The verse declares the Divine punishment will be avoided as long as the Prophet Muhammad is physically present amongst the people or if the people seek God’s forgiveness. This clearly equates the physical presence and status of Muhammad with the state of seeking God’s forgiveness. All of this establishes the great reality that Muhammad is the locus of manifestation of God’s Mercy and God’s Forgiveness to His Creatures.
After the death of the Prophet Muhammad, the Imams, beginning with Mawlana ‘Ali, were the successors of his authority and spiritual status. This authority includes the spiritual functions of Muhammad, specifically those dealing with the mediation and intercession of God’s forgiveness for the believers. The Divine Mercy and Forgiveness manifested in the Prophet continues in the institution of Imamat. The proofs of this reality are manifold but some of the authentic traditions (hadith)  concerning the spiritual relationship and identity between the Prophet and the first Imam, Mawlana ‘Ali, are enough to serve as an illustration of this continuity:
“Truly, ‘Ali is from me and I am from him (inna ‘Ali minni wa ana minhu), and he is the wali of every believer after me.”
“Ali is from me and I am from him (Ali minni wa ana minhu), and nobody can fulfill my duty but myself and Ali.”
“Ali is as my own soul (ka-nafsi).”
“Whoever obeys ‘Ali obeys me, and whoever disobeys him disobeys me.”
“For whomsoever I am his mawla, ‘Ali is his mawla.”
“O ‘Ali, whoever separates himself from me separates himself from God, and whoever separates himself from you, O ‘Ali, separates himself from me.”
The Prophet in his period and each Imam in his respective age serves as the intercessor between God and the believers and the means of approach (wasilah) of God amongst the faithful. In addition to having a human body, the Prophet and the Imams of his Ahl al-Bayt possess luminous and pure souls by virtue of which they occupy a station of spiritual proximity or nearness to God. This spiritual sanctity of the Imams, called walayah, enables them to serve as intercessors and the mediums by which people may seek the help and blessings of God. With regards to their functions as intercessors, the Imams have referred to the following verse of the Holy Qur’an:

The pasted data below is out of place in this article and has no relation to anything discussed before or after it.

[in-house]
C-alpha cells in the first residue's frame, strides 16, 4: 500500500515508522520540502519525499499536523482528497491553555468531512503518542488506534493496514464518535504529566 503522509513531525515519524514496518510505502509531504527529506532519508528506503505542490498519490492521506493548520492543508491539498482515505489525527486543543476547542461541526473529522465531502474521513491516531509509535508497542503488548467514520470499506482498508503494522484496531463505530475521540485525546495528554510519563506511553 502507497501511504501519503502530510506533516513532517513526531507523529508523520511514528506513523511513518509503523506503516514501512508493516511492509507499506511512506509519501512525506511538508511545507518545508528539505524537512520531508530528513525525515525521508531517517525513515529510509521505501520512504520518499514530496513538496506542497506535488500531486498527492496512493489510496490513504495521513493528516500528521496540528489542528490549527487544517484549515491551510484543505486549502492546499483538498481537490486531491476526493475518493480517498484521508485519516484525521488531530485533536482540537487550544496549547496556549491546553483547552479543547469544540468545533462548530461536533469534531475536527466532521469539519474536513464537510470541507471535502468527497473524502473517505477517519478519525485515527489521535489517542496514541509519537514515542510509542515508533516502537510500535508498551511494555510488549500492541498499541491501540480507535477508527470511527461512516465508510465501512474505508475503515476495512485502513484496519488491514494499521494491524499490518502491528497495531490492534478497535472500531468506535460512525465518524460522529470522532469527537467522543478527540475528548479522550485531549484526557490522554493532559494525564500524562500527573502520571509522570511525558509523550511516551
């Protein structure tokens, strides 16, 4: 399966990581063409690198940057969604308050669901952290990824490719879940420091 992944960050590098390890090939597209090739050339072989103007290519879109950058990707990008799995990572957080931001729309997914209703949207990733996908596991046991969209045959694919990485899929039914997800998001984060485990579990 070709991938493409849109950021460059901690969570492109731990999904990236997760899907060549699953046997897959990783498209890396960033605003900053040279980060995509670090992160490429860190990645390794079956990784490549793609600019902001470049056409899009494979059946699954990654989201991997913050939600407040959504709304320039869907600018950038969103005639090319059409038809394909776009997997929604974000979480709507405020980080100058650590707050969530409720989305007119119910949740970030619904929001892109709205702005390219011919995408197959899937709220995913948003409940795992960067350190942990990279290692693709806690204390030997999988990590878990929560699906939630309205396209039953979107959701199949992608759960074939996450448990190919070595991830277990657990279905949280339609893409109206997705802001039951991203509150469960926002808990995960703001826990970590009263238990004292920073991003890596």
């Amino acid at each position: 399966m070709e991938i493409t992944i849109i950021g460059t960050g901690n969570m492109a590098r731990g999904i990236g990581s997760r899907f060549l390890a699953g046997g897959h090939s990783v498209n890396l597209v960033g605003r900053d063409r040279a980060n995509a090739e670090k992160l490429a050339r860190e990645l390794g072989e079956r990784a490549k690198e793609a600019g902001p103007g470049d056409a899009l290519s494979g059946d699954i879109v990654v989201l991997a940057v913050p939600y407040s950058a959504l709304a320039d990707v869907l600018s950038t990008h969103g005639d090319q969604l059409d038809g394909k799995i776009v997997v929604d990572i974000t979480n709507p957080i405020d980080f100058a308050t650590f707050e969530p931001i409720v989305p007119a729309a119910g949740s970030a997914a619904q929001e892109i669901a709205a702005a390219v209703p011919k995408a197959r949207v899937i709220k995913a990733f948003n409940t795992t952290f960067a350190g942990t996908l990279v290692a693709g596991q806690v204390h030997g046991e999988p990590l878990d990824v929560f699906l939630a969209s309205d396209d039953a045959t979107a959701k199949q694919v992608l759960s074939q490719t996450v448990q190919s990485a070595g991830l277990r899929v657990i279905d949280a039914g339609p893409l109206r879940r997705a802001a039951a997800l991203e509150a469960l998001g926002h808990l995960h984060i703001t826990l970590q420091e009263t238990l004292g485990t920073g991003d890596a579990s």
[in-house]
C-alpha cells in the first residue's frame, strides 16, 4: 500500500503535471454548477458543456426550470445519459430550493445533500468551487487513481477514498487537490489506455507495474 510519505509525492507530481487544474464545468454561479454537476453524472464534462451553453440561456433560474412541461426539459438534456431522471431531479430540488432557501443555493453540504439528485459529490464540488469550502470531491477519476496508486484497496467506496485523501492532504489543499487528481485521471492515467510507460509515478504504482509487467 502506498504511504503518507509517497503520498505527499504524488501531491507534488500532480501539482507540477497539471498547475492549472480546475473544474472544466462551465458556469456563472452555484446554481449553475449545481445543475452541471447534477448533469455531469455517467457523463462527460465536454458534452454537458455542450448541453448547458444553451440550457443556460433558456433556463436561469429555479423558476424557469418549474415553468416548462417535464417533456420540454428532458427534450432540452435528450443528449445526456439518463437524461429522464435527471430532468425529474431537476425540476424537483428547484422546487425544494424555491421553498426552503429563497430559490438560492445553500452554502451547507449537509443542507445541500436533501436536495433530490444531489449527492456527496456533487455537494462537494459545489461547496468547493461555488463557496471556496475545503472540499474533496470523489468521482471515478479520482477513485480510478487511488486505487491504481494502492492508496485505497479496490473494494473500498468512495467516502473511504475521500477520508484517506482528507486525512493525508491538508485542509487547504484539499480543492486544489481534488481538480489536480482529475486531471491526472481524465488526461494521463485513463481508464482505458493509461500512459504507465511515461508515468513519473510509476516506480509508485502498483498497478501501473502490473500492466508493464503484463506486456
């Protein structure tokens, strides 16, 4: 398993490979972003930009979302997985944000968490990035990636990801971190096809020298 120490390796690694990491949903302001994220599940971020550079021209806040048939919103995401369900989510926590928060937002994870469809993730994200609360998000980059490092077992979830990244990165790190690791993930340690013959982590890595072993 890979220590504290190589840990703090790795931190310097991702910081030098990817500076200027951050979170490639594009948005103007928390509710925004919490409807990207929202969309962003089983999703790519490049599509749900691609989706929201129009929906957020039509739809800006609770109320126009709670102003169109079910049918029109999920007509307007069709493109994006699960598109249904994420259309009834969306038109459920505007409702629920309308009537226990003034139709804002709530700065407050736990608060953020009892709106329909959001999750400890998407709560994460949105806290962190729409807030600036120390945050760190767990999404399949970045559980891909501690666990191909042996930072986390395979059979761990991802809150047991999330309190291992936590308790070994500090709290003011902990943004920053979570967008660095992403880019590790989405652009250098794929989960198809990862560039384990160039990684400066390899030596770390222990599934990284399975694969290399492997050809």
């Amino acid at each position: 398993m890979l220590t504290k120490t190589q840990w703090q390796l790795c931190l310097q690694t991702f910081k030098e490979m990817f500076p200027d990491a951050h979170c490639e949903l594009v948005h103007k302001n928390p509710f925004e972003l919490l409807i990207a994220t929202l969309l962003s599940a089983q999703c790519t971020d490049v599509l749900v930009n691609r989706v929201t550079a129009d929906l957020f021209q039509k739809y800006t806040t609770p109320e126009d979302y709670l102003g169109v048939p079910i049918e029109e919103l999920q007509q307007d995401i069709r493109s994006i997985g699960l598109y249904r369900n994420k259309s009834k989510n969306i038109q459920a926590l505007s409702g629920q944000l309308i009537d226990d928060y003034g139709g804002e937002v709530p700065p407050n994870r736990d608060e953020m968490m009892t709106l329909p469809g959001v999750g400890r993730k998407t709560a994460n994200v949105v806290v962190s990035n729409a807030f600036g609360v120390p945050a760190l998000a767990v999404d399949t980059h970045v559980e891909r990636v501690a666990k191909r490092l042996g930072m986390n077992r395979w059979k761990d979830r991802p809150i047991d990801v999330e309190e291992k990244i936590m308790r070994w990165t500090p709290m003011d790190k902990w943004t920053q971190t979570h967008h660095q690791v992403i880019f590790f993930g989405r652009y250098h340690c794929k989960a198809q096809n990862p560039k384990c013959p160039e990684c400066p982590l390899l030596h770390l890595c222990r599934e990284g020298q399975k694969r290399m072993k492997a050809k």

“O you who believe! Be conscious of Allah, and seek the means of approach (al-wasila) to reach Him, and strive hard in His way so that you may be successful.” — Holy Qur’an 5:35
The Qur’anic word wasilah is best translated as ‘means’, ‘means of approach’, or ‘medium’. The above verse orders the believers (mumineen) to seek a medium or means of approach unto God. The wasilah (means, medium) to God, in Shi‘a Islam, are the Imams of the Family of the Prophet. In relation to their status as the wasilah of God for the believers, Qadi al-Numan quotes Imam Ja’far as-Sadiq as declaring:
“We are the Gates of God. We are the medium for His people. He who approaches Him through us is brought near Him. He who seeks our intercession is interceded for. He who seeks His favours through us is favoured by Him. He who turns away from us goes astray.” 
Qadi al-Nu’man explains the need for the presence of a medium (wasilah) towards God through which humanity can approach God and seek His Mercy and Forgiveness:
“Had this not been the case, the mercy of God would have been cut off from His people and His forgiveness would have disappeared. The doors of our repentance to Him would have been closed and there would have been no way left open to us for forgiveness. God has not left this world without a medium of approach to Him. Had there been no such medium for us, people would have argued in defense of their wrong doings by saying, ‘There was no one to show us the right path and warn us against the wrong one. There was none to let us know what we did not know, and there was none to whom we could have run for shelter and through whom we could have approached God for forgiveness.’ But God has shut the mouth of these people by leaving the medium on earth.” 
Despite the existence of this channel of Divine Mercy and Forgiveness, there are still those who question this practice and claim that they require no medium or ‘middle-man’. The Holy Qur’an refers to such people in the following verse: